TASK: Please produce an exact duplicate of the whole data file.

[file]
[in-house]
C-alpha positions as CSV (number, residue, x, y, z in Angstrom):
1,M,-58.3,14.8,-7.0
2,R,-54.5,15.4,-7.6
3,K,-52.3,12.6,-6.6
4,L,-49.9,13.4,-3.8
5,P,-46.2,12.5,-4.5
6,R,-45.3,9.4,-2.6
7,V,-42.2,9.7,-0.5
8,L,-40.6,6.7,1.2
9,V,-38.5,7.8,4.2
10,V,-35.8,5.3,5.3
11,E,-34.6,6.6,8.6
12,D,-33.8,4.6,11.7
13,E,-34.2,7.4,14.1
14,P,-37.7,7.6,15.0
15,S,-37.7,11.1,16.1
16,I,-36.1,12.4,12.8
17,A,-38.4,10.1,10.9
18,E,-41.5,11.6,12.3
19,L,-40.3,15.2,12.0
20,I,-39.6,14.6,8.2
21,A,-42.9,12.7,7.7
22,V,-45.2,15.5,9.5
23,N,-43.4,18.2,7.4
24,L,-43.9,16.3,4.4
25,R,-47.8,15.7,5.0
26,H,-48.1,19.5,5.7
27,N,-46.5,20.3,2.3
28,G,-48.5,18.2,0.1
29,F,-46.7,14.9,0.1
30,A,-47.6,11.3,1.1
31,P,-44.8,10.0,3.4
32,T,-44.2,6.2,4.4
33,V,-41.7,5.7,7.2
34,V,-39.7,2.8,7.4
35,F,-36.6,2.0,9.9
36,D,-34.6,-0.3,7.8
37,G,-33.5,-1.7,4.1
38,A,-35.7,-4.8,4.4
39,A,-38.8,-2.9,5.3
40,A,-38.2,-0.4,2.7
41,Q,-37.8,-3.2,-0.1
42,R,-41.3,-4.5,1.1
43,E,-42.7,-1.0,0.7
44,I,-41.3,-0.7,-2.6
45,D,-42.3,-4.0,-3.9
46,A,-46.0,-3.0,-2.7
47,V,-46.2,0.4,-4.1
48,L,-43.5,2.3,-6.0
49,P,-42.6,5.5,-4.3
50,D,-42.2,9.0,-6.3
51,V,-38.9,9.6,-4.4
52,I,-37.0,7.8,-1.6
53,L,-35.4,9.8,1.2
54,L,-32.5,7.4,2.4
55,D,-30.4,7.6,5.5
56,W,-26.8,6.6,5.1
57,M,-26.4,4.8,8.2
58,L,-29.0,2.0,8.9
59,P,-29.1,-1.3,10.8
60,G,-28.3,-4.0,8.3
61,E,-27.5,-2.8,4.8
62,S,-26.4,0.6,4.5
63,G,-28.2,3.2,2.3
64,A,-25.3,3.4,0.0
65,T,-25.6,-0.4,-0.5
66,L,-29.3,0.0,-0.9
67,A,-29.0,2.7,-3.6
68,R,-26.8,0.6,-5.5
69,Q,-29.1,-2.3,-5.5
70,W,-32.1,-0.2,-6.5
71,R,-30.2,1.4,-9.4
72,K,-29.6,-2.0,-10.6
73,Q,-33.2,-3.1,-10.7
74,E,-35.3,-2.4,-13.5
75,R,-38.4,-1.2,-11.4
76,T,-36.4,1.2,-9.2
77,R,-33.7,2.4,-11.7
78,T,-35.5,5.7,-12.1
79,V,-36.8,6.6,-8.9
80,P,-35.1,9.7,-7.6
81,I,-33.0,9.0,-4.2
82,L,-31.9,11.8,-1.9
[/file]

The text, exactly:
[in-house]
C-alpha positions as CSV (number, residue, x, y, z in Angstrom):
1,M,-58.3,14.8,-7.0
2,R,-54.5,15.4,-7.6
3,K,-52.3,12.6,-6.6
4,L,-49.9,13.4,-3.8
5,P,-46.2,12.5,-4.5
6,R,-45.3,9.4,-2.6
7,V,-42.2,9.7,-0.5
8,L,-40.6,6.7,1.2
9,V,-38.5,7.8,4.2
10,V,-35.8,5.3,5.3
11,E,-34.6,6.6,8.6
12,D,-33.8,4.6,11.7
13,E,-34.2,7.4,14.1
14,P,-37.7,7.6,15.0
15,S,-37.7,11.1,16.1
16,I,-36.1,12.4,12.8
17,A,-38.4,10.1,10.9
18,E,-41.5,11.6,12.3
19,L,-40.3,15.2,12.0
20,I,-39.6,14.6,8.2
21,A,-42.9,12.7,7.7
22,V,-45.2,15.5,9.5
23,N,-43.4,18.2,7.4
24,L,-43.9,16.3,4.4
25,R,-47.8,15.7,5.0
26,H,-48.1,19.5,5.7
27,N,-46.5,20.3,2.3
28,G,-48.5,18.2,0.1
29,F,-46.7,14.9,0.1
30,A,-47.6,11.3,1.1
31,P,-44.8,10.0,3.4
32,T,-44.2,6.2,4.4
33,V,-41.7,5.7,7.2
34,V,-39.7,2.8,7.4
35,F,-36.6,2.0,9.9
36,D,-34.6,-0.3,7.8
37,G,-33.5,-1.7,4.1
38,A,-35.7,-4.8,4.4
39,A,-38.8,-2.9,5.3
40,A,-38.2,-0.4,2.7
41,Q,-37.8,-3.2,-0.1
42,R,-41.3,-4.5,1.1
43,E,-42.7,-1.0,0.7
44,I,-41.3,-0.7,-2.6
45,D,-42.3,-4.0,-3.9
46,A,-46.0,-3.0,-2.7
47,V,-46.2,0.4,-4.1
48,L,-43.5,2.3,-6.0
49,P,-42.6,5.5,-4.3
50,D,-42.2,9.0,-6.3
51,V,-38.9,9.6,-4.4
52,I,-37.0,7.8,-1.6
53,L,-35.4,9.8,1.2
54,L,-32.5,7.4,2.4
55,D,-30.4,7.6,5.5
56,W,-26.8,6.6,5.1
57,M,-26.4,4.8,8.2
58,L,-29.0,2.0,8.9
59,P,-29.1,-1.3,10.8
60,G,-28.3,-4.0,8.3
61,E,-27.5,-2.8,4.8
62,S,-26.4,0.6,4.5
63,G,-28.2,3.2,2.3
64,A,-25.3,3.4,0.0
65,T,-25.6,-0.4,-0.5
66,L,-29.3,0.0,-0.9
67,A,-29.0,2.7,-3.6
68,R,-26.8,0.6,-5.5
69,Q,-29.1,-2.3,-5.5
70,W,-32.1,-0.2,-6.5
71,R,-30.2,1.4,-9.4
72,K,-29.6,-2.0,-10.6
73,Q,-33.2,-3.1,-10.7
74,E,-35.3,-2.4,-13.5
75,R,-38.4,-1.2,-11.4
76,T,-36.4,1.2,-9.2
77,R,-33.7,2.4,-11.7
78,T,-35.5,5.7,-12.1
79,V,-36.8,6.6,-8.9
80,P,-35.1,9.7,-7.6
81,I,-33.0,9.0,-4.2
82,L,-31.9,11.8,-1.9